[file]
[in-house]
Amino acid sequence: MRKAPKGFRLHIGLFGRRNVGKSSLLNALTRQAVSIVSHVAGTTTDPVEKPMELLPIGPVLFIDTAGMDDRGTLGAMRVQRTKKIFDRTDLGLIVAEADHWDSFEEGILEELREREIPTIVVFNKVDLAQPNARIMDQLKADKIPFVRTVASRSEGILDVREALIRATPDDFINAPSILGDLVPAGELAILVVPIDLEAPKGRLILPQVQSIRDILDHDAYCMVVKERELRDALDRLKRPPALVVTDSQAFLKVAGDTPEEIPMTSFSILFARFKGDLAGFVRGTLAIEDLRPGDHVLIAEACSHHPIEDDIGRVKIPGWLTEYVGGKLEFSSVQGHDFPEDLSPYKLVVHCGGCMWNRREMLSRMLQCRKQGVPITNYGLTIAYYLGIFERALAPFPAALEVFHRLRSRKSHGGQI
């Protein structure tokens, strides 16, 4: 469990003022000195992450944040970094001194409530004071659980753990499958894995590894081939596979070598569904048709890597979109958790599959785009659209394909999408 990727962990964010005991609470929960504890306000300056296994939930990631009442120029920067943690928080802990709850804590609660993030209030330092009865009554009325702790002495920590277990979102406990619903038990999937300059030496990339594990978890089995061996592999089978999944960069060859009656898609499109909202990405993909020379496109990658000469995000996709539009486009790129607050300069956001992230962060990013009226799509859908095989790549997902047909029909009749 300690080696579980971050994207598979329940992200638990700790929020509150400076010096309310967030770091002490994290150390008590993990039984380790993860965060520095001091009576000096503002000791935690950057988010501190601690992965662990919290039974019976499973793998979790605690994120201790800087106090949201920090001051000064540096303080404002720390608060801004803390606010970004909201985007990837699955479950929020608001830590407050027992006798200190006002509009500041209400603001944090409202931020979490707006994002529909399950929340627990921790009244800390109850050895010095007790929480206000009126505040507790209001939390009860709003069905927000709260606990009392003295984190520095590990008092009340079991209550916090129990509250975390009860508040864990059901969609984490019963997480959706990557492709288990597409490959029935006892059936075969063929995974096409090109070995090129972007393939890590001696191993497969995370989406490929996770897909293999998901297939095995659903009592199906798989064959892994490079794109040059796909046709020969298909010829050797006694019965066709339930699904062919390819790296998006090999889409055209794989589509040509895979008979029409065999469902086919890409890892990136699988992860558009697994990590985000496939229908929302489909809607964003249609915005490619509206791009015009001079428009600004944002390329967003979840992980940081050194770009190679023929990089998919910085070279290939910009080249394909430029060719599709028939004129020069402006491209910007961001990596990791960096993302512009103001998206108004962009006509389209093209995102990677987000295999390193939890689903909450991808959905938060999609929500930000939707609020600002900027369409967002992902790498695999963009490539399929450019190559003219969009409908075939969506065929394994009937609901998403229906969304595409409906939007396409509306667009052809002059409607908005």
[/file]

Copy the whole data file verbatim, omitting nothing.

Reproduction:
[in-house]
Amino acid sequence: MRKAPKGFRLHIGLFGRRNVGKSSLLNALTRQAVSIVSHVAGTTTDPVEKPMELLPIGPVLFIDTAGMDDRGTLGAMRVQRTKKIFDRTDLGLIVAEADHWDSFEEGILEELREREIPTIVVFNKVDLAQPNARIMDQLKADKIPFVRTVASRSEGILDVREALIRATPDDFINAPSILGDLVPAGELAILVVPIDLEAPKGRLILPQVQSIRDILDHDAYCMVVKERELRDALDRLKRPPALVVTDSQAFLKVAGDTPEEIPMTSFSILFARFKGDLAGFVRGTLAIEDLRPGDHVLIAEACSHHPIEDDIGRVKIPGWLTEYVGGKLEFSSVQGHDFPEDLSPYKLVVHCGGCMWNRREMLSRMLQCRKQGVPITNYGLTIAYYLGIFERALAPFPAALEVFHRLRSRKSHGGQI
């Protein structure tokens, strides 16, 4: 469990003022000195992450944040970094001194409530004071659980753990499958894995590894081939596979070598569904048709890597979109958790599959785009659209394909999408 990727962990964010005991609470929960504890306000300056296994939930990631009442120029920067943690928080802990709850804590609660993030209030330092009865009554009325702790002495920590277990979102406990619903038990999937300059030496990339594990978890089995061996592999089978999944960069060859009656898609499109909202990405993909020379496109990658000469995000996709539009486009790129607050300069956001992230962060990013009226799509859908095989790549997902047909029909009749 300690080696579980971050994207598979329940992200638990700790929020509150400076010096309310967030770091002490994290150390008590993990039984380790993860965060520095001091009576000096503002000791935690950057988010501190601690992965662990919290039974019976499973793998979790605690994120201790800087106090949201920090001051000064540096303080404002720390608060801004803390606010970004909201985007990837699955479950929020608001830590407050027992006798200190006002509009500041209400603001944090409202931020979490707006994002529909399950929340627990921790009244800390109850050895010095007790929480206000009126505040507790209001939390009860709003069905927000709260606990009392003295984190520095590990008092009340079991209550916090129990509250975390009860508040864990059901969609984490019963997480959706990557492709288990597409490959029935006892059936075969063929995974096409090109070995090129972007393939890590001696191993497969995370989406490929996770897909293999998901297939095995659903009592199906798989064959892994490079794109040059796909046709020969298909010829050797006694019965066709339930699904062919390819790296998006090999889409055209794989589509040509895979008979029409065999469902086919890409890892990136699988992860558009697994990590985000496939229908929302489909809607964003249609915005490619509206791009015009001079428009600004944002390329967003979840992980940081050194770009190679023929990089998919910085070279290939910009080249394909430029060719599709028939004129020069402006491209910007961001990596990791960096993302512009103001998206108004962009006509389209093209995102990677987000295999390193939890689903909450991808959905938060999609929500930000939707609020600002900027369409967002992902790498695999963009490539399929450019190559003219969009409908075939969506065929394994009937609901998403229906969304595409409906939007396409509306667009052809002059409607908005």